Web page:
The Golden Compass was the first among Pullman's His Dark Materials trilogy, unread by me, but if the movie is any indication, the literature probably has great worth. Pullman has said his books don't promote any one thing, only inspire things like "...kindness, courage, curiosity, open-mindedness." It's easy to see why institutions like the Catholic League would protest its message since it uses God, or an Authority, as a manifestation against free will. Pullman has said he wrote his books at a time when he found no evidence of God. The movie is less talky than the literature, but as is, it doesn't talk specifically about religion, Christ or the Bible. If the studio had more guts, it would have spoken about these things more explicitly, but the movie wants to push the idea of banning restricted thought and making it uniform. That is a valuable agenda. It is perhaps more accurate to say the movie is against the negative ramifications of religion, namely mankind's interpretation of religious sources, and the idea that we should all accept and worship the same way just because we're told to, or else. Man should live freely, be educated and make his own decisions.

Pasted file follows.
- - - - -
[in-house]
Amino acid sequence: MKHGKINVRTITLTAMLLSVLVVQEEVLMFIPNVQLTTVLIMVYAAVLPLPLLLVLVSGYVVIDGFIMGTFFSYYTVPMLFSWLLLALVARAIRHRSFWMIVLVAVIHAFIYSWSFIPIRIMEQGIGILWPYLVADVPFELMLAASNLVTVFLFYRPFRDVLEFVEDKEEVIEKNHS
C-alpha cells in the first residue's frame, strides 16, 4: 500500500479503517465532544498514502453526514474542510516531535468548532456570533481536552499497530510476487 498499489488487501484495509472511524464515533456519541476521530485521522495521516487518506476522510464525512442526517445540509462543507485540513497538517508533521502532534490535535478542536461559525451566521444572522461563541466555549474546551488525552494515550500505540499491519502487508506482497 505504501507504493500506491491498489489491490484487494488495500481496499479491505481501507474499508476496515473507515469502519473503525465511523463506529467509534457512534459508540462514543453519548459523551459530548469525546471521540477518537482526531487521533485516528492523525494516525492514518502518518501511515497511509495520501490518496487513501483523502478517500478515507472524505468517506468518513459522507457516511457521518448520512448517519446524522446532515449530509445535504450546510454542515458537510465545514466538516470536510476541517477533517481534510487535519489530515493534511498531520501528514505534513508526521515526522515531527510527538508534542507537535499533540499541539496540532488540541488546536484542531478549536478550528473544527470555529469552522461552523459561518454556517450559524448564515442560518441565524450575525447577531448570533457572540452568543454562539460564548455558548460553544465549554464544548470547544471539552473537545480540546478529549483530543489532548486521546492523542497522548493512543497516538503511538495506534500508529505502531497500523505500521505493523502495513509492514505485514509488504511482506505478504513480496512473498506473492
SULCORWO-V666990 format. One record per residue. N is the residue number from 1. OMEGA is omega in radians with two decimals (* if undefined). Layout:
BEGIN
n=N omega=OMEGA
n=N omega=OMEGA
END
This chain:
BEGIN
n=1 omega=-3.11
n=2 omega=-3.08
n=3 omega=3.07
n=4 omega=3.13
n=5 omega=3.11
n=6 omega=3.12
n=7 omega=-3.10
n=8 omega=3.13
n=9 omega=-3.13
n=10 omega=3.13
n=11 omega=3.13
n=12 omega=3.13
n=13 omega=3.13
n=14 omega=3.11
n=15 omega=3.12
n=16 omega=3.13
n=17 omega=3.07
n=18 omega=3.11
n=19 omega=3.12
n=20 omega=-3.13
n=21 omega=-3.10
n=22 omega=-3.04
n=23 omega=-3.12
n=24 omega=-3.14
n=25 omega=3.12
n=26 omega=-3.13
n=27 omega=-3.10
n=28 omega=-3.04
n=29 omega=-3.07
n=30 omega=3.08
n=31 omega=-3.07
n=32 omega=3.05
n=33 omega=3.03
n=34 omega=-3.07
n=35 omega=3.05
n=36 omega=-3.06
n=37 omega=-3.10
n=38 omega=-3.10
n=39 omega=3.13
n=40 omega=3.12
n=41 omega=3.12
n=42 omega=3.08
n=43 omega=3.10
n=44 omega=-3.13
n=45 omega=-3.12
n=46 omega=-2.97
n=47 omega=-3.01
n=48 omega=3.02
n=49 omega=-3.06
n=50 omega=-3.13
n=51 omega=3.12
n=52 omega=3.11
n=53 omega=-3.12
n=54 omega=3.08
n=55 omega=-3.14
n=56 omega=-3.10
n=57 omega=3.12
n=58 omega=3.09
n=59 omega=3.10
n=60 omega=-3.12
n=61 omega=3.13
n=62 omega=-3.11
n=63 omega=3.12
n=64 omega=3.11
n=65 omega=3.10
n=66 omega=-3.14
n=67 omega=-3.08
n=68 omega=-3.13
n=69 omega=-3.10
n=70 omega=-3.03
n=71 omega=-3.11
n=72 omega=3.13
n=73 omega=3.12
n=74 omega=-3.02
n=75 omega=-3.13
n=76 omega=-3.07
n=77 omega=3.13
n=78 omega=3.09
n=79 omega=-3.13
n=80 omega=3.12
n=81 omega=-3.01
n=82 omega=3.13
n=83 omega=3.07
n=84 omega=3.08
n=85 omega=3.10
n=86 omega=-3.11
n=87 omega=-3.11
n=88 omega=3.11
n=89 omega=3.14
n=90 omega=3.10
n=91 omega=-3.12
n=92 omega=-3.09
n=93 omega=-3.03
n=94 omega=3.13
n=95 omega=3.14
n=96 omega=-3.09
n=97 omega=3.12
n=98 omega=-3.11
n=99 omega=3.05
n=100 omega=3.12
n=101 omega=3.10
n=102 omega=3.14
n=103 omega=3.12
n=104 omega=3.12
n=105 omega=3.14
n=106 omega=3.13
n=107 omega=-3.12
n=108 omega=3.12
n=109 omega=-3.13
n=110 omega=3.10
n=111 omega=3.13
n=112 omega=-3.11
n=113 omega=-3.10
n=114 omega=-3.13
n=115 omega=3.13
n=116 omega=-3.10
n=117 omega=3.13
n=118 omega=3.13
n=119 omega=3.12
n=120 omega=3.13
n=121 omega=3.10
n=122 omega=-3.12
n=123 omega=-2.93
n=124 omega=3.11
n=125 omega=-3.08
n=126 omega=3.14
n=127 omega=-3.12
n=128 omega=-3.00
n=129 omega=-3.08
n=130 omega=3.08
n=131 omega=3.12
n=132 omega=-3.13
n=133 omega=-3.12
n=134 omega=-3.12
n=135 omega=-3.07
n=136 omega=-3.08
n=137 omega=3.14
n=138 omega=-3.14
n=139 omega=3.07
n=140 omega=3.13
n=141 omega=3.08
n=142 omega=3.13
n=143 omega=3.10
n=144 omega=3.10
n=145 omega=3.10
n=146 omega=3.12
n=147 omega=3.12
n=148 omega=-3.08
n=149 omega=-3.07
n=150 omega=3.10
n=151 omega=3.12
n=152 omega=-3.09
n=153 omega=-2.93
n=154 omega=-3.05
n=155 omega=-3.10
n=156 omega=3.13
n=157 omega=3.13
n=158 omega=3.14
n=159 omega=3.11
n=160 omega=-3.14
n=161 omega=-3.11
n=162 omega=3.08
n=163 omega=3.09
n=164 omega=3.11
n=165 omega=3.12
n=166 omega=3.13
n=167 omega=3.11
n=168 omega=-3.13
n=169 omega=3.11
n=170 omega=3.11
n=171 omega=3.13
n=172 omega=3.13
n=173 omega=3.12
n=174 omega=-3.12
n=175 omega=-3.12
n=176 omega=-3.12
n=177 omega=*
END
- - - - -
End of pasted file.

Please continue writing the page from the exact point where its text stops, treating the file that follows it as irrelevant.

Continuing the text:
Subtext aside, The Golden Compass works extremely well as a compelling action adventure. It has the usual ingredients of its type, including chase scenes, giant battle sequences, distant aerial shots, talking animals, witches, neat-looking inventions, cold locations. You get the idea. The highlight is a pumped up bear fight that pushed an envelope I wasn't expecting it to. Because its ideals plant it in a more subversive, serious context, all of these qualities come to matter as more than just things to look at and admire. They become central components to the story, which is intelligent and thoughtful because it's actually trying to say something and create discourse. When I watch a movie like this, I appreciate its message, but its message is not what makes it a good. A movie can have a horrible message and still be well-made. Fortunately, this movie has a good message and is also well-made, and I guess it better be since it has a reported $180 million production budget. But Weitz uses his resources wisely to envelop us in his world and making us care about the intellectual journeys of his characters. Kidman and Craig are fine as the adult leads, but the real star is Richards, who illuminates Lyra with conviction, energy and enthusiasm. Two more books were published after The Golden Compass - The Subtle Knife and The Amber Spyglass -but New Line has not made any promises to make them. Given how enthralling "Compass" is as a movie, I can only hope it does well enough internationally to greenlight the other installments. Unlike "Potter" and "Narnia," which are good series that I can pretty much leave at any time, "Compass" is one I'm anxiously waiting to see continue. Let's hope it does.